SAO PAULO - Fifteen Brazilian police officers were found guilty on Wednesday of killing four inmates during a 1992 riot at Sao Paulo's Carandiru prison.
Each was sentenced to 48 years in prison, although no one can serve more than 30 years under Brazilian law.
It was the fourth and last trial involving what has been dubbed the Carandiru massacre, in which 111 prisoners died at the since-closed prison.
In April of last year, 23 officers were found guilty of killing 13 inmates and sentenced to prison terms of 156 years each.
Four months later, 25 officers were convicted of killing 52 prisoners. They were sentenced to 624 years.
Earlier this year, 10 officers were sentenced to more than 90 years for the shooting deaths of eight inmates.
In 2001, police Colonel Ubiratan Guimaraes was sentenced to 632 years in prison for using excessive force when he ordered police to quell the rebellion.
However, a Sao Paulo state appeals court overturned the conviction in 2006 based on arguments that Guimaraes was following orders.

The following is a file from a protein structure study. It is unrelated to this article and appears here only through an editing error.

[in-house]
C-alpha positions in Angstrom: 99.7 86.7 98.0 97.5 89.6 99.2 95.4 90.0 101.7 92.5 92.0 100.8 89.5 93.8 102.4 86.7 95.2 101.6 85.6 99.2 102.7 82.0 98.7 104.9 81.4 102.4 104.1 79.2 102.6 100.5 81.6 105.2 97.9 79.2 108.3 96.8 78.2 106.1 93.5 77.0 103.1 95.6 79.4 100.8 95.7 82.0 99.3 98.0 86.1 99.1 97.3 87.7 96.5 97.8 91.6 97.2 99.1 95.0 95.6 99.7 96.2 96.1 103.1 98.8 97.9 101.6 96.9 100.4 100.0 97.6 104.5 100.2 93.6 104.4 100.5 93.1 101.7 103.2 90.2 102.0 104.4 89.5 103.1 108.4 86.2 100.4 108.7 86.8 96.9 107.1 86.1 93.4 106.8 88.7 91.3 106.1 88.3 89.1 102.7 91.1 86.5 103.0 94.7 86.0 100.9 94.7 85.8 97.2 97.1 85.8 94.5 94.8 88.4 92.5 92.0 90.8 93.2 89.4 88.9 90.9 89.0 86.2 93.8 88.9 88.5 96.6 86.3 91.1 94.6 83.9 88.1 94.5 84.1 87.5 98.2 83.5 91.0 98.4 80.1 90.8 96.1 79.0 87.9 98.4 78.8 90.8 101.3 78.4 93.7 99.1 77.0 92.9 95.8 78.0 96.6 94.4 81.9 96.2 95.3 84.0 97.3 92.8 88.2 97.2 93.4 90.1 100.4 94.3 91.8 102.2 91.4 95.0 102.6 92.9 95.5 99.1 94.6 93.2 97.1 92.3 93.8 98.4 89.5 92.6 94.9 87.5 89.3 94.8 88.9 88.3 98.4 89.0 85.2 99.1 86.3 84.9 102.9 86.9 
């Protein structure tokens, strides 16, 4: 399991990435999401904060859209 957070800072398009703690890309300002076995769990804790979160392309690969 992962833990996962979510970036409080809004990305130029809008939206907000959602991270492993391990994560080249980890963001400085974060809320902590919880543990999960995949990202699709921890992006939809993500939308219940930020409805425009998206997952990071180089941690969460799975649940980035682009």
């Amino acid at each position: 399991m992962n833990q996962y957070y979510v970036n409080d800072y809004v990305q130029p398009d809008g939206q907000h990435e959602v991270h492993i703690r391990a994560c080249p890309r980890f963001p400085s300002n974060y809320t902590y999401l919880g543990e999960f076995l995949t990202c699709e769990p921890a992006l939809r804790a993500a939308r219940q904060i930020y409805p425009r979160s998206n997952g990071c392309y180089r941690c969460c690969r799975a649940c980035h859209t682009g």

Guimaraes was found dead in his Sao Paulo apartment seven months later with a gunshot wound to the chest. His girlfriend was tried on homicide charges and later acquitted.
The riot began with a brawl between rival groups of inmates and mushroomed into an uprising that quickly spread through the penitentiary, which was built to hold fewer than 4,000 inmates but was housing nearly 8,000.
The riot raged for around three hours before more than 300 officers entered the facility, gunning down more than 100 inmates in about 30 minutes.
Autopsies found the dead were riddled with an average of five bullets. No police officers were killed in the incident.
The prison was torn down 10 years after the massacre and transformed into a park.